After the Lear decision, licensees were no longer bound to continue paying royalties to the licensor despite the licensee's determination that the licensed patent was invalid. As discussed below, the right to contest patent validity - while responsive to important public policy concerns for early judicial action against invalid patents - poses risk to the licensee should the validity attack fail.
LICENSEE'S RIGHT TO STOP PAYMENT OF ROYALTIES AND THE LICENSEE'S DILEMMA
While the Court's ruling in Lear opened the door for the licensee to challenge validity of the licensed patent, the question of the licensee's liability for an unsuccessful challenge remains a serious issue. If the licensee is unsuccessful in its attack on the validity of the patent, the licensee could be precluded from further practice of the invention by the licensor. In the typical situation, the licensee has invested a great deal of money to produce the patented article or practice the patented process. All of this investment is at risk when the licensee stops paying royalties and challenges the patent. In addition, the licensee faces high litigation costs for a prolonged patent dispute in federal court. The alternative for the licensee is to continue to pay the royalty for rights to a patent of questionable validity. This is the licensee's dilemma.5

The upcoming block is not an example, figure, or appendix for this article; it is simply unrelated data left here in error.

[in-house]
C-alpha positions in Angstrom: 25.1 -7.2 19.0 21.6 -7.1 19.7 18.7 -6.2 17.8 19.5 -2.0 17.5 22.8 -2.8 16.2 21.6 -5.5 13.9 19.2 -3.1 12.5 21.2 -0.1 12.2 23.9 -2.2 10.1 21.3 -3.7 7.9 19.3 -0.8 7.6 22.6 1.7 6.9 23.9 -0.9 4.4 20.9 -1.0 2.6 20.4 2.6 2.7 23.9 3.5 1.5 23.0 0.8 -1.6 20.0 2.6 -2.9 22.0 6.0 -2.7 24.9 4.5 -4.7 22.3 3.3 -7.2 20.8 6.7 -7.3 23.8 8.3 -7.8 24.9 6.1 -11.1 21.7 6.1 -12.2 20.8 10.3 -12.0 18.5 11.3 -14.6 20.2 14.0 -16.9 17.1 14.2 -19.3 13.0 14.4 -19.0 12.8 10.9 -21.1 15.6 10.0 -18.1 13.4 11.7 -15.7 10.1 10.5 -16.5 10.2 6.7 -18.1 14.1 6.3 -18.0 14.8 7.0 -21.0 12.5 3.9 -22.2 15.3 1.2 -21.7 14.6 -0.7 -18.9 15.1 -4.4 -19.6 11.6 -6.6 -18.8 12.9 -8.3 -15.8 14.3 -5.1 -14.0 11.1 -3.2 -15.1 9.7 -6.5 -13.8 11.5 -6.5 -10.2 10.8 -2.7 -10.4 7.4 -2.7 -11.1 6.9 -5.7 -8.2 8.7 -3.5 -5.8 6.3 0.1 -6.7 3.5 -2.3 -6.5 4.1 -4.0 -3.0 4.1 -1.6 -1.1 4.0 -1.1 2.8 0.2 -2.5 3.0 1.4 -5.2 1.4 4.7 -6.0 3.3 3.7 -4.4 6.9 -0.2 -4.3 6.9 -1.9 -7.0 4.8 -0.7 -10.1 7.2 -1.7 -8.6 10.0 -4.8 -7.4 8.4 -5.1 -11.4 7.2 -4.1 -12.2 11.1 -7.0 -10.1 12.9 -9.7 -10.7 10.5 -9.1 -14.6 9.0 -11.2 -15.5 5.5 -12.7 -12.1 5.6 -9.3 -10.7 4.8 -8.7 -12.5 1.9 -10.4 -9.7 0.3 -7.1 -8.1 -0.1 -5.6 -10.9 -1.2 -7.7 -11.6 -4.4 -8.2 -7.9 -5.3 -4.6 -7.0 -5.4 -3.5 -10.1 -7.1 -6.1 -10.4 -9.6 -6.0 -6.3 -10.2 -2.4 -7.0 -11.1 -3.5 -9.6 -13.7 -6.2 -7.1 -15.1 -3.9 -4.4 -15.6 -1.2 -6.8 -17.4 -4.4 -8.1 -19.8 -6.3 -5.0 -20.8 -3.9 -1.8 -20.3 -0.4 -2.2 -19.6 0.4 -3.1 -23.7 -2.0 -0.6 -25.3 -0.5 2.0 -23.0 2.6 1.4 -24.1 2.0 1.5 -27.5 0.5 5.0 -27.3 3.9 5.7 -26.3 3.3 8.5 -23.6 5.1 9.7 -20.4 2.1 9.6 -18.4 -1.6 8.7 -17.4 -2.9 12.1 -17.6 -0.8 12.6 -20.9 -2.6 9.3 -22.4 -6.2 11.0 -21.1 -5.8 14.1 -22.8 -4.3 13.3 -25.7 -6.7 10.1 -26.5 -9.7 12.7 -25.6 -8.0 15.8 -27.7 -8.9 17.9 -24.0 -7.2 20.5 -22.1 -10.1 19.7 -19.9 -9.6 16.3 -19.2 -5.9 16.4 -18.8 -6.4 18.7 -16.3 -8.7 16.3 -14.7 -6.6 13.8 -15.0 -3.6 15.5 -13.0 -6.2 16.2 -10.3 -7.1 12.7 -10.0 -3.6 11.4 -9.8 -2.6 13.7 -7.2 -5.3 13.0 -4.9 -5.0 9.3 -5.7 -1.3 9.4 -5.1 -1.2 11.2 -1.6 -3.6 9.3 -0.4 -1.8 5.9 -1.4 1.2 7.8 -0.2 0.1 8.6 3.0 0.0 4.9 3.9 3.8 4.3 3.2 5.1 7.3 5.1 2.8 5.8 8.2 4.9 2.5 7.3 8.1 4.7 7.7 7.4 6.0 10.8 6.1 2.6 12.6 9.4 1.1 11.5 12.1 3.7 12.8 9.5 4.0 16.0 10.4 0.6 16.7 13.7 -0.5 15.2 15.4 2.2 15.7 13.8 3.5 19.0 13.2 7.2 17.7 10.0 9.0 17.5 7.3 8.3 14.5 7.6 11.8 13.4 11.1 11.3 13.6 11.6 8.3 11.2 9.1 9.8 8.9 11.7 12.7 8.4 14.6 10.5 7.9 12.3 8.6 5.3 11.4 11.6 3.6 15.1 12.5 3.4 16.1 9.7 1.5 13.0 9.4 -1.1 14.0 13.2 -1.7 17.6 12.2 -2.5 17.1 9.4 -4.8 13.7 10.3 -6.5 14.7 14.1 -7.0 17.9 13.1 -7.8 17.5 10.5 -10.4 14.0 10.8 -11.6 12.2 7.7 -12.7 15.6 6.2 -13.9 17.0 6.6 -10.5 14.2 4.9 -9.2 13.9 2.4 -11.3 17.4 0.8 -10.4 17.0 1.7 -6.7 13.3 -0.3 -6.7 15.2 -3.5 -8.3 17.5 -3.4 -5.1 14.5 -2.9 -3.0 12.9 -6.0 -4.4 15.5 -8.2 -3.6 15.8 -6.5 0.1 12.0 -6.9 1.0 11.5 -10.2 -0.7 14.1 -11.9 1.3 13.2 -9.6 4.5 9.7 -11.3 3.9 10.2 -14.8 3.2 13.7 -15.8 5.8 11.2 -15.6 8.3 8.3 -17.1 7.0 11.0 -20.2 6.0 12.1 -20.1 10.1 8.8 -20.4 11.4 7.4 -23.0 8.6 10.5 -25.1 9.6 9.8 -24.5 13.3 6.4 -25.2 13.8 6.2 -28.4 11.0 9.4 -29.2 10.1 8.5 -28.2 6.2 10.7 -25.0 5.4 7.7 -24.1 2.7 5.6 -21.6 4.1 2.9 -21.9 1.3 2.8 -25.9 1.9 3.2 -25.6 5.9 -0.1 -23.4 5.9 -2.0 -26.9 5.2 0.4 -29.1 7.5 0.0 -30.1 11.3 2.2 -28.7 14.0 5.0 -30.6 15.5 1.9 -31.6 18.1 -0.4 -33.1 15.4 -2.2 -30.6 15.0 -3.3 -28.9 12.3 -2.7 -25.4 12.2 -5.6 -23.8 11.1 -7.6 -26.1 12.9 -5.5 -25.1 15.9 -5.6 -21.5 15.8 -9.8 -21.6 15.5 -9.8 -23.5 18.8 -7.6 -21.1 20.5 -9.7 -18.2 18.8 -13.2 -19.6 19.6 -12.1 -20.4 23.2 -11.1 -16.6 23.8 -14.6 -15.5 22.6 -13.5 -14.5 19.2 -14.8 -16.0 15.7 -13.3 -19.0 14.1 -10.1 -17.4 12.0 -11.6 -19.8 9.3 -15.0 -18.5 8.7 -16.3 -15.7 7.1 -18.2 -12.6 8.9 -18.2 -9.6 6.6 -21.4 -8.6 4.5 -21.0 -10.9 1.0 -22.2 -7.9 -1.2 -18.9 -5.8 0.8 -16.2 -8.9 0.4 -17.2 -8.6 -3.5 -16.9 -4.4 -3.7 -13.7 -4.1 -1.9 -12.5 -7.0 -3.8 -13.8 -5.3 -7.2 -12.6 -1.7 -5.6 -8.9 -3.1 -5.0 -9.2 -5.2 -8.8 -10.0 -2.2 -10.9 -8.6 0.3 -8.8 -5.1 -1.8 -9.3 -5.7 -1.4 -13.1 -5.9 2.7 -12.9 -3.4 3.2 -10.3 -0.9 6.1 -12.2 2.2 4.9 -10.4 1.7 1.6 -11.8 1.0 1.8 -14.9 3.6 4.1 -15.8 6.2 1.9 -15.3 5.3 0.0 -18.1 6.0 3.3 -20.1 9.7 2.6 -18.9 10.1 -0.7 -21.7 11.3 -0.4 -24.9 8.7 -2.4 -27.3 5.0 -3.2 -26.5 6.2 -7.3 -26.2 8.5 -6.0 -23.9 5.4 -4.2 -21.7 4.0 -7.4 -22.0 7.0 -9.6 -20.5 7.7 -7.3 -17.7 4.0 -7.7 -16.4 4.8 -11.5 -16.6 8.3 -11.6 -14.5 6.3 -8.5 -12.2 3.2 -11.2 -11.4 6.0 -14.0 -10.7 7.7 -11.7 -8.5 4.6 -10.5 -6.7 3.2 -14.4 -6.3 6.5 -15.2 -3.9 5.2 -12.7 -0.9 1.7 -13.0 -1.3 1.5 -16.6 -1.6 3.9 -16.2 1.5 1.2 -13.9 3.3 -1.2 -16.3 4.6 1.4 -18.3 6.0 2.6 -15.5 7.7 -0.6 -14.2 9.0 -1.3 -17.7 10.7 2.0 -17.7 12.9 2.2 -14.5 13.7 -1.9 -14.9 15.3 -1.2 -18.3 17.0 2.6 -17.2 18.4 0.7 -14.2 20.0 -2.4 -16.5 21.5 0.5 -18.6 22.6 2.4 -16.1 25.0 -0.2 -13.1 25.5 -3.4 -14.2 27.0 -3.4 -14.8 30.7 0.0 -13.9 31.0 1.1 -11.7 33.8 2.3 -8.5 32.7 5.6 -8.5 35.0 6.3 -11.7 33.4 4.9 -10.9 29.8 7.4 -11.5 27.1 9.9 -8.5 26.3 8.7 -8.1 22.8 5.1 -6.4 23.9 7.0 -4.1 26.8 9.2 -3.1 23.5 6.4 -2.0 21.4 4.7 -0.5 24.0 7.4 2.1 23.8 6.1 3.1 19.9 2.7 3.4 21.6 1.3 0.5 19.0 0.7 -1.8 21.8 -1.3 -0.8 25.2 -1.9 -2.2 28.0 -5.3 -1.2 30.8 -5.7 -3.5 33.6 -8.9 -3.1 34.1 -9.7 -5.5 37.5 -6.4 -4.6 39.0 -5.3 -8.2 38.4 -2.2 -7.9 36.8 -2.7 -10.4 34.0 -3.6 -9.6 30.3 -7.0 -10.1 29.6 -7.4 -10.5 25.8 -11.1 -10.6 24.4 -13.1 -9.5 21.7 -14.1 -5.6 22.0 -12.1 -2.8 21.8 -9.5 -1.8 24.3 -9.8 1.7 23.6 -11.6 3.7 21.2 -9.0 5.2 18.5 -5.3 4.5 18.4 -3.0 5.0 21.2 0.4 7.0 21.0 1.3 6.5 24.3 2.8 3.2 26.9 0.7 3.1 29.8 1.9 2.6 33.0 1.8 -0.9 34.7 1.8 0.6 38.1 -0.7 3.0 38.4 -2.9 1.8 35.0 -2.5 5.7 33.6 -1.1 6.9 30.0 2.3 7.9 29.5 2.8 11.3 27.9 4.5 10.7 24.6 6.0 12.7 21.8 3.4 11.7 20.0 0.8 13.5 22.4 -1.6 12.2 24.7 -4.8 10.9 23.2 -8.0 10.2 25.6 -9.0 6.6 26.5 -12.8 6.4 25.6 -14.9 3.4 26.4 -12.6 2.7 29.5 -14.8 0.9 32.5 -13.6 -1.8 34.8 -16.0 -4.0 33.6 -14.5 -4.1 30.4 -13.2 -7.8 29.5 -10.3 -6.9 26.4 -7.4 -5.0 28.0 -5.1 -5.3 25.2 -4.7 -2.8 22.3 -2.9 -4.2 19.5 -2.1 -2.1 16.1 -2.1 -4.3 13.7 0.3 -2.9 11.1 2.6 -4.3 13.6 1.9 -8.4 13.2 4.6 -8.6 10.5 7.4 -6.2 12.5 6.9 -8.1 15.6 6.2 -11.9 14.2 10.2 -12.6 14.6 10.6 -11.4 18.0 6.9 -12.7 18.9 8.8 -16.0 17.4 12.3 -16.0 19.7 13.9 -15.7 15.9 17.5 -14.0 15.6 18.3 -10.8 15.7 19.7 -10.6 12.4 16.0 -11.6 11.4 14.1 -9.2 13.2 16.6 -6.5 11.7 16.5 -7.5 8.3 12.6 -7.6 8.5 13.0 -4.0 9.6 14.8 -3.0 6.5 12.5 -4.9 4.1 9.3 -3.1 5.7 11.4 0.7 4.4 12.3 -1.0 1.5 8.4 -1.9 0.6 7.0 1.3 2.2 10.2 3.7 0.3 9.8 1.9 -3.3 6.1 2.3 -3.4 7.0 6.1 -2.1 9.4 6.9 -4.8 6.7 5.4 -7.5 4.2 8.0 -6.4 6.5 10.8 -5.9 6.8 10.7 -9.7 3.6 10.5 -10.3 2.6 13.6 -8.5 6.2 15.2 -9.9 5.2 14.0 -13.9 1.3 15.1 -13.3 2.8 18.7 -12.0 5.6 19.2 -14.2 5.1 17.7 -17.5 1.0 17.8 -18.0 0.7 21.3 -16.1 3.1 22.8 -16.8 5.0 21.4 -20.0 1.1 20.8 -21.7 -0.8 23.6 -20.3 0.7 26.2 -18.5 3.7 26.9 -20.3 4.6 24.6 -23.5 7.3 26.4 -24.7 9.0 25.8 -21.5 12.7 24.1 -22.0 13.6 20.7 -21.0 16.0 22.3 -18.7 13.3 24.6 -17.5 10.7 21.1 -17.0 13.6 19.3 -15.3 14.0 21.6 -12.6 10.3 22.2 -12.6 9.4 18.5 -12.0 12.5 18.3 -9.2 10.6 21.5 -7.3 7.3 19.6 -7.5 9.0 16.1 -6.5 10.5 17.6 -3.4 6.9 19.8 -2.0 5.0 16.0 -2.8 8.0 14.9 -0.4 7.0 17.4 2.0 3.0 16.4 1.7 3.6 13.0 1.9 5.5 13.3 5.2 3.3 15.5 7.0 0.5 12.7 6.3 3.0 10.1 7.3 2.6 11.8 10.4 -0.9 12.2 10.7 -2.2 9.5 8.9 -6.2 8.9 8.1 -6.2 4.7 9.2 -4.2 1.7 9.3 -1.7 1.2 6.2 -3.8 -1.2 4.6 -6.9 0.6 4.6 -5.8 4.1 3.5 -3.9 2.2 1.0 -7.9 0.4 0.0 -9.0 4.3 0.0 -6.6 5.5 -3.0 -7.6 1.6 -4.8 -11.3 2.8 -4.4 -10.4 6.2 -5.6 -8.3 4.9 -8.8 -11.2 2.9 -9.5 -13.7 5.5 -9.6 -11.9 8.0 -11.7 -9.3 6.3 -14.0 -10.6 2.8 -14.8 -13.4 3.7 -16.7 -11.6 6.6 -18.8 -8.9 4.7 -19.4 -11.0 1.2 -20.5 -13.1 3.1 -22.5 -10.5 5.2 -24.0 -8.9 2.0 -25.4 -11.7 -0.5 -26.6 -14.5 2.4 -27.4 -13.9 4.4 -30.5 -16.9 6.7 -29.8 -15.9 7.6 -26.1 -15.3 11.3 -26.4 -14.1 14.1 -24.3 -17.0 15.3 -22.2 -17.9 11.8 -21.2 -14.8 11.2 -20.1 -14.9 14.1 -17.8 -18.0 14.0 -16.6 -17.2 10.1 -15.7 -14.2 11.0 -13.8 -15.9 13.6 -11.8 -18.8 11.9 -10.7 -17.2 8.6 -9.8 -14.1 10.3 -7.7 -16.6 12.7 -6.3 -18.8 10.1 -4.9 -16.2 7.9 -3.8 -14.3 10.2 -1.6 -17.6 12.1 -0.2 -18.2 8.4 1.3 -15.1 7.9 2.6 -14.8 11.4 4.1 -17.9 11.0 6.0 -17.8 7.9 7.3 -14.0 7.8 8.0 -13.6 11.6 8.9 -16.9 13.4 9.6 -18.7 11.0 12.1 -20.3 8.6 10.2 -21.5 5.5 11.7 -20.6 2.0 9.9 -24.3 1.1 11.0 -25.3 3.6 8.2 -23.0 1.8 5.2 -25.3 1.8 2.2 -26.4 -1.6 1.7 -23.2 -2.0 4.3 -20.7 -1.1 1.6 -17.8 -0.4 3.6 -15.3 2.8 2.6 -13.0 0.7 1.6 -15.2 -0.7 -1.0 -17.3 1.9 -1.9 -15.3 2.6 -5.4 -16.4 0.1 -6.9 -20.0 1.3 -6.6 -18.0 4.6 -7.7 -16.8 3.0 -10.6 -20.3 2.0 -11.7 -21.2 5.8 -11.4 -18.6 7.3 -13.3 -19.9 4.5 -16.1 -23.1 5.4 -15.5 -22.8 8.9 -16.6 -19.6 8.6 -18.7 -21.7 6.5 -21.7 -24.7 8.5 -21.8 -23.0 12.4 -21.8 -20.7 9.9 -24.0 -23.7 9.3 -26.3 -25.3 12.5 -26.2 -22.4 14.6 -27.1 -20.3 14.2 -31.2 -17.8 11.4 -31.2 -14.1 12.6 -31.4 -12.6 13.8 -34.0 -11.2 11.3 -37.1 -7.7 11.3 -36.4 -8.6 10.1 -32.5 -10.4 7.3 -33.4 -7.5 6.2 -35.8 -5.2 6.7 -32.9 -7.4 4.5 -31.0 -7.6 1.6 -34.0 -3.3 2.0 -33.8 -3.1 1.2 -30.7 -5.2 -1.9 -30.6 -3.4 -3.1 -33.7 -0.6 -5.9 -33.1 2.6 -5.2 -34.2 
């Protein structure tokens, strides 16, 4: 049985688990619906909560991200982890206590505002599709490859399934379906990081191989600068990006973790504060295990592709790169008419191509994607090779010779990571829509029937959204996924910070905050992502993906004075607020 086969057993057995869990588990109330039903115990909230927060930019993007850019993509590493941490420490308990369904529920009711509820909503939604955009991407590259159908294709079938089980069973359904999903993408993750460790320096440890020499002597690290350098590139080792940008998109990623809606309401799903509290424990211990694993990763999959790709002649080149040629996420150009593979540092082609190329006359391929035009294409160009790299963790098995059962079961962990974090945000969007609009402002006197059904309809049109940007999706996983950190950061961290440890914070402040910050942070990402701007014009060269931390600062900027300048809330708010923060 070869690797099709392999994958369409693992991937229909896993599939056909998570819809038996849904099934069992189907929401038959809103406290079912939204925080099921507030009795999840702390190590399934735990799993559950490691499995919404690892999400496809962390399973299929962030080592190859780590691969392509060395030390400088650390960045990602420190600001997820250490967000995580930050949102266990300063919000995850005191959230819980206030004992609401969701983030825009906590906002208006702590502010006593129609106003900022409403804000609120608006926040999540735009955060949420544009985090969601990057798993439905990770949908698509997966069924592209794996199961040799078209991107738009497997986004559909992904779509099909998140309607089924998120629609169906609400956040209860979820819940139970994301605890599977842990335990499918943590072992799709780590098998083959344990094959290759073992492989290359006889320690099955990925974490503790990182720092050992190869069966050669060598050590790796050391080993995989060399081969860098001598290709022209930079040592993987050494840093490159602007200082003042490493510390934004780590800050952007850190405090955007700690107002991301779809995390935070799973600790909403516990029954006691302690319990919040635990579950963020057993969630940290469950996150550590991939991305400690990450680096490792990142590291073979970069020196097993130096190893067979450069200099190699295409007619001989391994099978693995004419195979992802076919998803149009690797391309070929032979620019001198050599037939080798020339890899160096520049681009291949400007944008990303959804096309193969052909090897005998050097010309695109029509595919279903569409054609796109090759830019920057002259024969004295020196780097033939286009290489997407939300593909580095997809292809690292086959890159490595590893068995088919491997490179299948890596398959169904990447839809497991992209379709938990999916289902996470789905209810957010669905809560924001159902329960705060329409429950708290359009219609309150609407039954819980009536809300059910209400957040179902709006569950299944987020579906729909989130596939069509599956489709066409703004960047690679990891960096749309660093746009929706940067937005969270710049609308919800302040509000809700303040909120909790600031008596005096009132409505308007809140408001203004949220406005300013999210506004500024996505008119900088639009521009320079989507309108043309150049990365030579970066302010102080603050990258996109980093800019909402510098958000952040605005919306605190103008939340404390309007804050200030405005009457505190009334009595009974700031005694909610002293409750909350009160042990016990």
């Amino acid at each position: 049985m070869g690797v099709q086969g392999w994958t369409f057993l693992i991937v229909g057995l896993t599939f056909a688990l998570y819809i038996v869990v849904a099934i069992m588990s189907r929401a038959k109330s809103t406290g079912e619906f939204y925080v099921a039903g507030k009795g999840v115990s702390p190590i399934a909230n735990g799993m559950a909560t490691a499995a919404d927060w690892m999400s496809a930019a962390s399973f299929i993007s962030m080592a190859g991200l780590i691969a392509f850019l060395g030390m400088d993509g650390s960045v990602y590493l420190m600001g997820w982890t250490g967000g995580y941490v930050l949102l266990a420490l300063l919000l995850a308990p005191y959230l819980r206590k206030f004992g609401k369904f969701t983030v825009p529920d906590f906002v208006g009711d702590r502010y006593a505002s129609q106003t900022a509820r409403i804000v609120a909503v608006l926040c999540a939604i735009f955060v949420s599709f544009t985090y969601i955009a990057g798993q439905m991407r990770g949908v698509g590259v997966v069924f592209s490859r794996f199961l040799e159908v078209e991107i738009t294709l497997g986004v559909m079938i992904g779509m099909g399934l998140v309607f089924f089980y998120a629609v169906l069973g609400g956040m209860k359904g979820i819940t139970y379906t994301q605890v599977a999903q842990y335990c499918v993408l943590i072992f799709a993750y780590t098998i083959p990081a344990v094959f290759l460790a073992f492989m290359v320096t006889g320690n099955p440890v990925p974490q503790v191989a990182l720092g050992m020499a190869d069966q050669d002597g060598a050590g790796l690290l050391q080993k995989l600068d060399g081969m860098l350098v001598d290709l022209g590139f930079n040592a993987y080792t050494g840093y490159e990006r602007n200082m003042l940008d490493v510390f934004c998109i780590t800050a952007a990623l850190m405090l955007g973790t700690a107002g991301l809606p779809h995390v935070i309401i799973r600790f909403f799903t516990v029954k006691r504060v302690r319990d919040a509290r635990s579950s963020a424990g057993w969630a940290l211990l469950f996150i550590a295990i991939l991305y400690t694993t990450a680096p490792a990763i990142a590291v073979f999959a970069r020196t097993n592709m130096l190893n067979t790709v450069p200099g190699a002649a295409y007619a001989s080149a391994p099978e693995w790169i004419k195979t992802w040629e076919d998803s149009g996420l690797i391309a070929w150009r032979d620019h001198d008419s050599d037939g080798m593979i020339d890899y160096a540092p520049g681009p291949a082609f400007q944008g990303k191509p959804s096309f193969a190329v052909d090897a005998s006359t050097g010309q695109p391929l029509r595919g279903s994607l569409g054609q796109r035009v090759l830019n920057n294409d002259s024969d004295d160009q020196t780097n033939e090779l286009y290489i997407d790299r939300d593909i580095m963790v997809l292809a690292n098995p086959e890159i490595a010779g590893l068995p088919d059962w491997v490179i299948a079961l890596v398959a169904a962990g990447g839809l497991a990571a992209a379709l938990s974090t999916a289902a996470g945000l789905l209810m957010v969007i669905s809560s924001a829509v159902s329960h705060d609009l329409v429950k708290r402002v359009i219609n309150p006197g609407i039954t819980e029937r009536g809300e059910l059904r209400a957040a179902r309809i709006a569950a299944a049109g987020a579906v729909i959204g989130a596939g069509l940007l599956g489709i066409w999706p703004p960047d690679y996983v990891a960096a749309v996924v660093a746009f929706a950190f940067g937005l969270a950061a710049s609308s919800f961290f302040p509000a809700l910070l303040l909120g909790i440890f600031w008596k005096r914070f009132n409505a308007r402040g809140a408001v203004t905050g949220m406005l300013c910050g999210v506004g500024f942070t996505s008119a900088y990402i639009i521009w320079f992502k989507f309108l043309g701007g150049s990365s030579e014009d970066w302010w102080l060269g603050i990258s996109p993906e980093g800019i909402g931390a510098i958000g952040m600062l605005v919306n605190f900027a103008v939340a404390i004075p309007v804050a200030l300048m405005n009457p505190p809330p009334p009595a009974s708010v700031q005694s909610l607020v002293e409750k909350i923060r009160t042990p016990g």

One possible solution for the licensee: bring a declaratory judgment action for a declaration of patent invalidity while continuing to pay royalties to the licensor. Federal courts, however, require that a live case or controversy exist before recognizing the standing of the licensee to bring suit. A federal court will not rule on the validity of a patent in the absence of an actual and concrete dispute.6 In a declaratory judgment action related to a patent license, the Court of Appeals for the Federal Circuit has set forth two jurisdictional standing requirements: 1) that an explicit threat of an infringement suit exist creating a reasonable apprehension in the licensee, and 2) that the licensee be involved in present activity constituting infringement, or be taking concrete steps with the intent to conduct infringing activity.7